The Office of the Attorney General has issued an opinion finding that settlement agreements entered into by government of Guam agencies are public records that must be released after the matter has concluded.
The OAG issued the opinion in response to a request from Public Auditor Benjamin J.F. Cruz on whether Guam’s Freedom of Information Act (FOIA) required the Port Authority of Guam (PAG) to allow the inspection of settlement agreements in finally adjudicated cases.
The Office of the Attorney General (OAG) rejected the argument that settlement agreements in finally adjudicated cases could be withheld because there was pending litigation in related matters.
The OAG also found that settlement agreements in cases handled by the Civil Service Commission are also subject to public inspection, saying the law did not distinguish between settlement agreements entered into before the CSC or before the courts.
“Settlement agreements should not be entered in secret and then kept from the public,” said Attorney General Leevin Taitano Camacho. “Once a case has been finally resolved, the public has a right to know the details of the settlement terms.”
Meanwhile, the Port Authority of Guam issued a response to the AG statement, saying that it is pleased with the recent opinion by the Attorney General that clarifies whether settlements are to be considered public documents.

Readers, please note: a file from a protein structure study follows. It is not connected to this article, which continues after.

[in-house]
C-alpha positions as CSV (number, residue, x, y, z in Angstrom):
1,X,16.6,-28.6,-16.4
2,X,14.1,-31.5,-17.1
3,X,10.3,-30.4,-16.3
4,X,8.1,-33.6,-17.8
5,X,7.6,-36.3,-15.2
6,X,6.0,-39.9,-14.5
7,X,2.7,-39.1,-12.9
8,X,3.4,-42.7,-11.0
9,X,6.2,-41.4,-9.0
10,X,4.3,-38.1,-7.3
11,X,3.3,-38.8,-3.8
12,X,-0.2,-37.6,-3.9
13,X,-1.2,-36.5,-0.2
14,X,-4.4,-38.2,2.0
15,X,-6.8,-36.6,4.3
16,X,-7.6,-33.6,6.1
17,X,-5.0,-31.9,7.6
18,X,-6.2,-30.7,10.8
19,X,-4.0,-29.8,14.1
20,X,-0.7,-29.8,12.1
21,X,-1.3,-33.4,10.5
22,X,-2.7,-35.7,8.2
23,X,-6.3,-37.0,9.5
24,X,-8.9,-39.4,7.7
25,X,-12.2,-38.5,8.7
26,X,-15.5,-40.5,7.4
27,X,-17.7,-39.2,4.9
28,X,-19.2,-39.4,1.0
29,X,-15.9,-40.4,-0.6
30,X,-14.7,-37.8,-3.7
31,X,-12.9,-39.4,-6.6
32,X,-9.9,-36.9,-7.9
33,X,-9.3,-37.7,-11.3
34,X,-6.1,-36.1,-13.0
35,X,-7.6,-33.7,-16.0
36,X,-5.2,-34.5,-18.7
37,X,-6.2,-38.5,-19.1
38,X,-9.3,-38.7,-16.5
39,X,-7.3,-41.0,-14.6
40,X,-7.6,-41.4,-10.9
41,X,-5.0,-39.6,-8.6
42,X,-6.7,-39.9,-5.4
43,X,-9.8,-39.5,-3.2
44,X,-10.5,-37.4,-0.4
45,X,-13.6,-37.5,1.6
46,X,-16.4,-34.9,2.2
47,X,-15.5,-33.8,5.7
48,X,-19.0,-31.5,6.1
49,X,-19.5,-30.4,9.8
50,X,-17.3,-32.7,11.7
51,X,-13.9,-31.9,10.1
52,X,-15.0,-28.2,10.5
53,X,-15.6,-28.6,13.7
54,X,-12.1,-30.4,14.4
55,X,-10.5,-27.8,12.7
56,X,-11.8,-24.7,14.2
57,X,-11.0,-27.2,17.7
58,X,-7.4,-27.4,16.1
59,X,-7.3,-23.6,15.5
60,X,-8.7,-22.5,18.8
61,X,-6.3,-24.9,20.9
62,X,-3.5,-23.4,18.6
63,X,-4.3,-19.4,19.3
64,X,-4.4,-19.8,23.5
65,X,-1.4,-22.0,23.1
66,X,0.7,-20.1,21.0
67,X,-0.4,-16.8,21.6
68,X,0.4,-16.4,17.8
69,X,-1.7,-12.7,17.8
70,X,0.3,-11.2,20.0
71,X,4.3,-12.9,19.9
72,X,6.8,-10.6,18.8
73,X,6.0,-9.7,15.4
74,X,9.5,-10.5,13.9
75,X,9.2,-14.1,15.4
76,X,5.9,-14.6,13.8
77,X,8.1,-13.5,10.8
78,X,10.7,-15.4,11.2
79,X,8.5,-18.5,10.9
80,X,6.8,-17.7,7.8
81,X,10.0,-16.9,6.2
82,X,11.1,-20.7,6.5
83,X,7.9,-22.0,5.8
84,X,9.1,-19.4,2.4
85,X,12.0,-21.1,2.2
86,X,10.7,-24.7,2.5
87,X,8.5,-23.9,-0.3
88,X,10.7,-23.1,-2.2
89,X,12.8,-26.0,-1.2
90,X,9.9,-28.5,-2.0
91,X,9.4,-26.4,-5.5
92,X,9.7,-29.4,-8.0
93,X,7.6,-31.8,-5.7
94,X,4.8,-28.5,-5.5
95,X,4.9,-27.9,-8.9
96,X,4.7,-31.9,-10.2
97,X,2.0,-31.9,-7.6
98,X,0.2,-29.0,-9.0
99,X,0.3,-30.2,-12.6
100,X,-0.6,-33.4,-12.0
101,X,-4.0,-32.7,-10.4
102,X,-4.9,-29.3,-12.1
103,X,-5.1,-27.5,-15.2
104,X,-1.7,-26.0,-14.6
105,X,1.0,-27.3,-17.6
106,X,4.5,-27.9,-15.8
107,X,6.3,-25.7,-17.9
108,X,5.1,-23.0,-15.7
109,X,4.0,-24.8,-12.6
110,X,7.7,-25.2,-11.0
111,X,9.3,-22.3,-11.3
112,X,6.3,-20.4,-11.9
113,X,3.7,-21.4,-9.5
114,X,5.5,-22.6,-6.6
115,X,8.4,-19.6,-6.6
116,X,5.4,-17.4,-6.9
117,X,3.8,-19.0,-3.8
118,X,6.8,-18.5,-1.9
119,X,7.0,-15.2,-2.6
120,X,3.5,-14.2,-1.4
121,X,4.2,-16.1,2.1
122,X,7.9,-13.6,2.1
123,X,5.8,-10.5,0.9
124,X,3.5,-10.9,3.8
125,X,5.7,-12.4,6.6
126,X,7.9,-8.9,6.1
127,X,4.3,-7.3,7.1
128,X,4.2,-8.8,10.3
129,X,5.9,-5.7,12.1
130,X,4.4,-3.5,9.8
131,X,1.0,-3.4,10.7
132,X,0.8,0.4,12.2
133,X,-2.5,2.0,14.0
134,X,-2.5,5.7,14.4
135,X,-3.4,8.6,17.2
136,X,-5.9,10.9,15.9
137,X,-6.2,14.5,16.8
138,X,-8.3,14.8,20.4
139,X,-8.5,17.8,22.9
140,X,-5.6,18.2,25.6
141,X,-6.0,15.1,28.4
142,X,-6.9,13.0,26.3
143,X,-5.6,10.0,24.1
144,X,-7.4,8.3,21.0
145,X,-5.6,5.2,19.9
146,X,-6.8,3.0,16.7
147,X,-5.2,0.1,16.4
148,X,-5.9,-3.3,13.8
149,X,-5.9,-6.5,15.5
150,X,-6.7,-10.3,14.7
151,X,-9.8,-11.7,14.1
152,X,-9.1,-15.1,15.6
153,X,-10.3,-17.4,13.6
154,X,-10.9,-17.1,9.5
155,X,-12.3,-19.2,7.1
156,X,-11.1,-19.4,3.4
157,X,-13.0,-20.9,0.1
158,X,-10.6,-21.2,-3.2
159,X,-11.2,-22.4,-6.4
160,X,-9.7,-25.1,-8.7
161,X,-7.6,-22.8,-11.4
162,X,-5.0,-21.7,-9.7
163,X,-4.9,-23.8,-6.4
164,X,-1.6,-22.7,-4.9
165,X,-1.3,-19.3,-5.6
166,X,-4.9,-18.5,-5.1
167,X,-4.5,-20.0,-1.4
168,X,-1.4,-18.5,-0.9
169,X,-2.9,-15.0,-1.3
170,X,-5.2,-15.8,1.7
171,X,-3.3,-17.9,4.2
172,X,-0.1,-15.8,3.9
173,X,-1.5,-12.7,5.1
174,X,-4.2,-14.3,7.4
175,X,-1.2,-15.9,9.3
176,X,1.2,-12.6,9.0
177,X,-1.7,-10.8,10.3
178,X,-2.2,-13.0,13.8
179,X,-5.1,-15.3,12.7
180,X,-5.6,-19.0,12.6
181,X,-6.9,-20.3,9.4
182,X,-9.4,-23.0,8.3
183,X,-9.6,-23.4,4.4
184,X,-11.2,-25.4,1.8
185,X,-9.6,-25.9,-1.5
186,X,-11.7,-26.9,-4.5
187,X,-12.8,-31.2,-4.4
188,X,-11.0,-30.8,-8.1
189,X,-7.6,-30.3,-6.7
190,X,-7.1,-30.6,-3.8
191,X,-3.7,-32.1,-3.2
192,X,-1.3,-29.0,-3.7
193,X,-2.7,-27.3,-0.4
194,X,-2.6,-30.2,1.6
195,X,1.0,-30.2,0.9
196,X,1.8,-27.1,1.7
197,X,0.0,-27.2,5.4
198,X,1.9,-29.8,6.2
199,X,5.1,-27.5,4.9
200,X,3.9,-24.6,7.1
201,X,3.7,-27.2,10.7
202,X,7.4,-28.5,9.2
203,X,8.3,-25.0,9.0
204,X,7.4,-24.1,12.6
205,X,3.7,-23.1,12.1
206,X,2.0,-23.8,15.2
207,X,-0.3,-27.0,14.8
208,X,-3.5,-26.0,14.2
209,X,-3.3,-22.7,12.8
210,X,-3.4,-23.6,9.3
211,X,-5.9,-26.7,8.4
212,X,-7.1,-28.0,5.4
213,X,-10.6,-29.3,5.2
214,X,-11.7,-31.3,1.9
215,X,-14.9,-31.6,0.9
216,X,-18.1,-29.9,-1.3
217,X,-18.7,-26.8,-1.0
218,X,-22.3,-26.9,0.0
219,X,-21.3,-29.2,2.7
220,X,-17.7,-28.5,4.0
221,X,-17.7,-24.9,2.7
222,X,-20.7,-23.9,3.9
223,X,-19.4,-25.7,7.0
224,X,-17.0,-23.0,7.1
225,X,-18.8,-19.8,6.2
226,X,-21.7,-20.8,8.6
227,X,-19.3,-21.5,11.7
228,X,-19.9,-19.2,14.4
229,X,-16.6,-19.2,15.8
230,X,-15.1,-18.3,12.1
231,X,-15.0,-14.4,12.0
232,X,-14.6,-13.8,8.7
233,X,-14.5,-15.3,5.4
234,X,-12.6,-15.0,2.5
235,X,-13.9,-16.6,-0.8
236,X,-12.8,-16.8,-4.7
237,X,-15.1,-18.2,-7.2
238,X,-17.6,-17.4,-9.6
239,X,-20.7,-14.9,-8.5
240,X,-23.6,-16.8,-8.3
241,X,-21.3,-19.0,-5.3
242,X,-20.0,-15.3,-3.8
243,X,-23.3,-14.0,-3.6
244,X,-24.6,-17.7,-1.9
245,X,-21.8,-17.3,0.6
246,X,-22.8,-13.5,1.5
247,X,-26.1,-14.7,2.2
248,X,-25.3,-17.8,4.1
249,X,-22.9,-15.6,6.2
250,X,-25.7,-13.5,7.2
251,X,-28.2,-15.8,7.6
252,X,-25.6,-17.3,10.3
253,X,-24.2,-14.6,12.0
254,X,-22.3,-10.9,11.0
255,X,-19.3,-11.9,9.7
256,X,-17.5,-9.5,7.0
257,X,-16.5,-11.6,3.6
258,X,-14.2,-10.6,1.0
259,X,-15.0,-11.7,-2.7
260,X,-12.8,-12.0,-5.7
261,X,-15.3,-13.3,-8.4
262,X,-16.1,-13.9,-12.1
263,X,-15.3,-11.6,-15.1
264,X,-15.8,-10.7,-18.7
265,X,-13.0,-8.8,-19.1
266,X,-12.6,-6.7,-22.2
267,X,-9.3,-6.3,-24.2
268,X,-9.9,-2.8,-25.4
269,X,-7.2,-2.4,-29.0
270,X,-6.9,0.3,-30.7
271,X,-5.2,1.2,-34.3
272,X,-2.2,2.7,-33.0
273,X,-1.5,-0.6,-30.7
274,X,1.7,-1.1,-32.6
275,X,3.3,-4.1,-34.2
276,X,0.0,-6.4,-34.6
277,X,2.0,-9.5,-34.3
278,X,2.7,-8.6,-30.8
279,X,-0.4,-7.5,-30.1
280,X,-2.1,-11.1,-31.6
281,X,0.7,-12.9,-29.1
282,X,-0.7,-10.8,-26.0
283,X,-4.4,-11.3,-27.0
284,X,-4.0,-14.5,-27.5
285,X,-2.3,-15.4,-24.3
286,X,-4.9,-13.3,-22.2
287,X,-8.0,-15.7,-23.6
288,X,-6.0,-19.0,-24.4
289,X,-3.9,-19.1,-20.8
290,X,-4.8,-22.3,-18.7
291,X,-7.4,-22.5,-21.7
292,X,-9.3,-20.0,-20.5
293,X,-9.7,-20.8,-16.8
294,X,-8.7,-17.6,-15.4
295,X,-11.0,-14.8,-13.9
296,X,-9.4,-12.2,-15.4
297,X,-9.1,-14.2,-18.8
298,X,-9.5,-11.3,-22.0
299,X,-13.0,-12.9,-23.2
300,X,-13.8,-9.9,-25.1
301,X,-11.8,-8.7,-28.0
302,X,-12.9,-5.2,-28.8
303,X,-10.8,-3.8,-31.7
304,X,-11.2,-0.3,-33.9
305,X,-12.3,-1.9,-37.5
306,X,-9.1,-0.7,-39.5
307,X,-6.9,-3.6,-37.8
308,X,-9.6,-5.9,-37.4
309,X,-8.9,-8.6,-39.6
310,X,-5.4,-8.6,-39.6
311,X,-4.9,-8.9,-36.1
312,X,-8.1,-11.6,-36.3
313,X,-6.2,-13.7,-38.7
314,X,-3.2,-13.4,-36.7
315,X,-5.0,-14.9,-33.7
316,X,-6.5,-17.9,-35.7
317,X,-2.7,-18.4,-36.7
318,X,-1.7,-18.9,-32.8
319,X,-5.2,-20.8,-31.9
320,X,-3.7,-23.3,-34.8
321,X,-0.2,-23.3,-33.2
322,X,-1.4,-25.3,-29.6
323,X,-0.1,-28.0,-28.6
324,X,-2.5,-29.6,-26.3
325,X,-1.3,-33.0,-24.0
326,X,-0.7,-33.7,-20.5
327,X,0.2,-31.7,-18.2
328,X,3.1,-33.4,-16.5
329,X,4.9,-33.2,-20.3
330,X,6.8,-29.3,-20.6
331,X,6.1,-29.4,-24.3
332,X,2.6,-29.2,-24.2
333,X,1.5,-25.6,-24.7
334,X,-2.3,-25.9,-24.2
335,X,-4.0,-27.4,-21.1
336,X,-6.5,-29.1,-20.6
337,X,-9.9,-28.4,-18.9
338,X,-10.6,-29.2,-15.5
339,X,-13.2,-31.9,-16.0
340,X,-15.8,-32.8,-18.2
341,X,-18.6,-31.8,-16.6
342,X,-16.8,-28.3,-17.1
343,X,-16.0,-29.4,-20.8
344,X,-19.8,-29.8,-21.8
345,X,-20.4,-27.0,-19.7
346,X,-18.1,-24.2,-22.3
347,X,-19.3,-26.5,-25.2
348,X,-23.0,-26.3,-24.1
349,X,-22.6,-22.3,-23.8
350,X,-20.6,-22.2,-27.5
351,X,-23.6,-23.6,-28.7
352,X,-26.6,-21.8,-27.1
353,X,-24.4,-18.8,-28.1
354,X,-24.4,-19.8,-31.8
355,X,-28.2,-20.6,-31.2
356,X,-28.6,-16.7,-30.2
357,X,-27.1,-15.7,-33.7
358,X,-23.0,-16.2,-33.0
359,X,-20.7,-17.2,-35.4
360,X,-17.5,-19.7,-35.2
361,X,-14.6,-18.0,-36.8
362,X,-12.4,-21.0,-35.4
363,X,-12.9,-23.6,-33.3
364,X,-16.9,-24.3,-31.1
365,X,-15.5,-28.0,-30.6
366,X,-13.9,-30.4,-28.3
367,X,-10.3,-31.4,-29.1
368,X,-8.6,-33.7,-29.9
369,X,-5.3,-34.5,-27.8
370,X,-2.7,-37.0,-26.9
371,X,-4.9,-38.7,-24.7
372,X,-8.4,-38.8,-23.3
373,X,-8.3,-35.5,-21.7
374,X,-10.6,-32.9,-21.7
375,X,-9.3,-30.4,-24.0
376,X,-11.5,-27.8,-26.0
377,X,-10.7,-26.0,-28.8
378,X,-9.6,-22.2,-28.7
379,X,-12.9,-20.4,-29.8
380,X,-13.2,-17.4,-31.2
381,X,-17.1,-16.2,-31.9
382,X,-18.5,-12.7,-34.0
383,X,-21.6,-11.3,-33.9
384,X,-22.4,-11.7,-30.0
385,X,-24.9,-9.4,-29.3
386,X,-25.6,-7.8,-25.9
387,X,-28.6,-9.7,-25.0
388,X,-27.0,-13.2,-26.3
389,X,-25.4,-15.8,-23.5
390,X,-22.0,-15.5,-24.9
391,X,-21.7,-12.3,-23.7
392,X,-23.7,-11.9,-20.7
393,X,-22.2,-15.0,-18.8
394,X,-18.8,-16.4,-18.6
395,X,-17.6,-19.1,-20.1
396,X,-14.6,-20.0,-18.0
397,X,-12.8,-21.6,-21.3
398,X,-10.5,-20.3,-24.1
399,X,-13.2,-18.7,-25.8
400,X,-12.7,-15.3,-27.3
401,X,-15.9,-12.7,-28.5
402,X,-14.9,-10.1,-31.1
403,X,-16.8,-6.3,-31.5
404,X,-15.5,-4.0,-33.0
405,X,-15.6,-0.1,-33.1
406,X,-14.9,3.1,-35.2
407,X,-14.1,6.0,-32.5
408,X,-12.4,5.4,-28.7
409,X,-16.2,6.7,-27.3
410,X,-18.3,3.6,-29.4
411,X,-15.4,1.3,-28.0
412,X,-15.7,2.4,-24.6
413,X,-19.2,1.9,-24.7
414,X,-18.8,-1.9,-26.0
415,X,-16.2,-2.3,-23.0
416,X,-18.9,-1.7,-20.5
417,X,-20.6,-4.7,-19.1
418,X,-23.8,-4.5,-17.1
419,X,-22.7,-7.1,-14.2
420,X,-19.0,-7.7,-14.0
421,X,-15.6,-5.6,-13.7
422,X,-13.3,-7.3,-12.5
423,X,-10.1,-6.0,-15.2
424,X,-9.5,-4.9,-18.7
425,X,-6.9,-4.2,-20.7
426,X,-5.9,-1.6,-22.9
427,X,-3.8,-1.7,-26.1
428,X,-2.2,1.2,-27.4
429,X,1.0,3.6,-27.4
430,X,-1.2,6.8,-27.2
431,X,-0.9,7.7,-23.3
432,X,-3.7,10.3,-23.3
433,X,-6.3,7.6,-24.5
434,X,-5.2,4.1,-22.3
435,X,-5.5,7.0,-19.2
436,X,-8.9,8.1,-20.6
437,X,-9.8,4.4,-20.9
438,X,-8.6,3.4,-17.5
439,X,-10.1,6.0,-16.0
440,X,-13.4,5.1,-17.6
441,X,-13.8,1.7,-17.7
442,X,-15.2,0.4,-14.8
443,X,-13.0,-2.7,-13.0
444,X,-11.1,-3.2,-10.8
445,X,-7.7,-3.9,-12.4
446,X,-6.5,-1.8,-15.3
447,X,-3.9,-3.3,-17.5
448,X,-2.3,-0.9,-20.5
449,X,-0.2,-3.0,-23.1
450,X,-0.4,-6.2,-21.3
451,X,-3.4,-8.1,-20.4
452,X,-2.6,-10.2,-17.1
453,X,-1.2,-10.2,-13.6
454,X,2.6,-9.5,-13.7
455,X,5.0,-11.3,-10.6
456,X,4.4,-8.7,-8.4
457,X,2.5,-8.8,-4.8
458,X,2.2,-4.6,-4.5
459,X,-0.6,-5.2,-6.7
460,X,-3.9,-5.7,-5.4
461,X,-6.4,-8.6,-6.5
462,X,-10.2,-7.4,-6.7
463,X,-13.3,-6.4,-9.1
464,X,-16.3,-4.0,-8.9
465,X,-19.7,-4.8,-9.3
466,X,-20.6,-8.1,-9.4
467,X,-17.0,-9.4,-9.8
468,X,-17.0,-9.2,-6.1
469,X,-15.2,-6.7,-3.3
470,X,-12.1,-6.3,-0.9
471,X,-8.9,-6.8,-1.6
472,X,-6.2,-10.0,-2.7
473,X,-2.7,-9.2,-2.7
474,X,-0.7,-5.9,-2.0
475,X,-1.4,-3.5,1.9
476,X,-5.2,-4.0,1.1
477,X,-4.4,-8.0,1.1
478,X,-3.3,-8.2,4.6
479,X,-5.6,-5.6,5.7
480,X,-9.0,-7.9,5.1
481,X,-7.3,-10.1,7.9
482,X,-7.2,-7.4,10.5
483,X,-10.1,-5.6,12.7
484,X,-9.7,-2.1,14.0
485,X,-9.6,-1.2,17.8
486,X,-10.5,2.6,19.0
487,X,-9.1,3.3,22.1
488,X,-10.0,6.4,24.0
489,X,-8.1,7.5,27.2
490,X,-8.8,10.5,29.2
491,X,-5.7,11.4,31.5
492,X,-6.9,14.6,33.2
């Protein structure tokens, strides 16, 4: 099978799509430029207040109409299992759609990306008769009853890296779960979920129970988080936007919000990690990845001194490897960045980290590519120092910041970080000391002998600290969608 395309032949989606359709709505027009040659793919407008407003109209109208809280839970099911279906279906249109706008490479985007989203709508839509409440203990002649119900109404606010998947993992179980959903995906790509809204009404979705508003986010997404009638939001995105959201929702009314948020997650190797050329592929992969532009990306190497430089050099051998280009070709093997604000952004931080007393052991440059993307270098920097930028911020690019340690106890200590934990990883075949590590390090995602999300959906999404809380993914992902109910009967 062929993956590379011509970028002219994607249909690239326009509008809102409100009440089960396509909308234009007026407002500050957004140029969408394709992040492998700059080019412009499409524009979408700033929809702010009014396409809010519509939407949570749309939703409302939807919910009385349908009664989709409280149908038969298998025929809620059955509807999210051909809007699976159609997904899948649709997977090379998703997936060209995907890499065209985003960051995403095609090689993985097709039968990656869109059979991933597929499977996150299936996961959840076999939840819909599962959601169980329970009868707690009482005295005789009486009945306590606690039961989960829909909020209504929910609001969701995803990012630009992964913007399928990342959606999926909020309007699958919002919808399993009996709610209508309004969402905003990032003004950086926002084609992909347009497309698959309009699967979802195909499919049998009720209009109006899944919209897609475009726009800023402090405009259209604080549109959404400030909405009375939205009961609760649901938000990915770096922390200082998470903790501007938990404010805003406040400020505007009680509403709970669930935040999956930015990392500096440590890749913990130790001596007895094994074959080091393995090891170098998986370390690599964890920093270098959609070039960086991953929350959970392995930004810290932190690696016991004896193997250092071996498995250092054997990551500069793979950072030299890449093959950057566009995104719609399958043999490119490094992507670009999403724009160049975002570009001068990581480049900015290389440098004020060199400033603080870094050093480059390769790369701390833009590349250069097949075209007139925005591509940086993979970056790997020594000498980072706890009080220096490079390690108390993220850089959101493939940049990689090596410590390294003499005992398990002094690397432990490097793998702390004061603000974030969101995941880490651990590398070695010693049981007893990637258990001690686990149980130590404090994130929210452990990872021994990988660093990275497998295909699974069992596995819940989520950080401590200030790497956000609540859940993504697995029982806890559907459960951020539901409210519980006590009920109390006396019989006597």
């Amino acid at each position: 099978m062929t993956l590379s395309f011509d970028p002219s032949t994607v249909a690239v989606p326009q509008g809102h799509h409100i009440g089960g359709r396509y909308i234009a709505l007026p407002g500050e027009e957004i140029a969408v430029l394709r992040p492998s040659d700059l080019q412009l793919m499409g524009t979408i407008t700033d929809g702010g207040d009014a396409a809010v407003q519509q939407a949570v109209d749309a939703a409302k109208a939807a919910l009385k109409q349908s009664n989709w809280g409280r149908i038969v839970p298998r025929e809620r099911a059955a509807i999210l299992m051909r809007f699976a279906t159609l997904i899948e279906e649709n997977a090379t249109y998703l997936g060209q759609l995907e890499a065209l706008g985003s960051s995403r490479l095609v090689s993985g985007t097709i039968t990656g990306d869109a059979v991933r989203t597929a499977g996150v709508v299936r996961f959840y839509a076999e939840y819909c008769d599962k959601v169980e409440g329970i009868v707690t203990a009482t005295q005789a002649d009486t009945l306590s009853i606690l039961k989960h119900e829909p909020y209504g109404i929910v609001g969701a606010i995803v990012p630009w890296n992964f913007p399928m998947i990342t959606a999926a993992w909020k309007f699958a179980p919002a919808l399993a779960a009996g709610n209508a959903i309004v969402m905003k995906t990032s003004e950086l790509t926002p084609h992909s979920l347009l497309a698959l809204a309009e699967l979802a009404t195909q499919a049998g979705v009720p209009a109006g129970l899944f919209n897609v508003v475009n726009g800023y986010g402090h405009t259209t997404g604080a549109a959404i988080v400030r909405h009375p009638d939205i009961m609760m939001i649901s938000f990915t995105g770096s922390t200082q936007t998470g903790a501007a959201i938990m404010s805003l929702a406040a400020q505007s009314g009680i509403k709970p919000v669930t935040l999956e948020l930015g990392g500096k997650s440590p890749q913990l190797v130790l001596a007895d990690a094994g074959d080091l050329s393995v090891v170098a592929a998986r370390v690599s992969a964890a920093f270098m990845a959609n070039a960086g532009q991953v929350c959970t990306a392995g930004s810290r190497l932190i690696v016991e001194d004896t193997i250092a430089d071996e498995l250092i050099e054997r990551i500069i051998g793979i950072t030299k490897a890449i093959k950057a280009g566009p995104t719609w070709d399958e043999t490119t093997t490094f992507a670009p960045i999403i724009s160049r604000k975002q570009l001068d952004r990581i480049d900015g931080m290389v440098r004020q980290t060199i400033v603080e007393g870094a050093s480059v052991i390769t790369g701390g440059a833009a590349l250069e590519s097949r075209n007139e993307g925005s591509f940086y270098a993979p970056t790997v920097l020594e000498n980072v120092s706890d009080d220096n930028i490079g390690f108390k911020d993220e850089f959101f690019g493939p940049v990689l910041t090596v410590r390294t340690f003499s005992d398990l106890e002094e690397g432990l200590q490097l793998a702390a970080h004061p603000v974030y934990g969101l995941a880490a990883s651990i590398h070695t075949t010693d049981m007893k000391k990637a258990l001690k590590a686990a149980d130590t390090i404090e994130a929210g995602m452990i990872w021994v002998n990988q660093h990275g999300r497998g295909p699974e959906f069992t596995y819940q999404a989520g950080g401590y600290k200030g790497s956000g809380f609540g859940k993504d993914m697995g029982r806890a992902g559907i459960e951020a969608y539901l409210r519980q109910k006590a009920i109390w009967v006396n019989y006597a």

“The two most recent attorneys representing the Port both opined that the settlements were not public documents and I disagreed,” said Port Authority of Guam General Manager Rory J. Respicio. “Because I disagreed with their stance on this issue I asked the Public Auditor on March 10th of this year to address the issue.”
Respicio’s request to the Public Auditor stated, “Management is requesting that the OPA reconcile a legal opinion issued by the PAG’s most recent counsel that recent settlement agreements are not subject to public disclosure because it is part of on-going litigation.”
Respicio also said that another previous counsel for the Port opined in April of 2019 in response to a FOIA request from a current senator that settlements were not subject to disclosure under the Freedom of Information Act.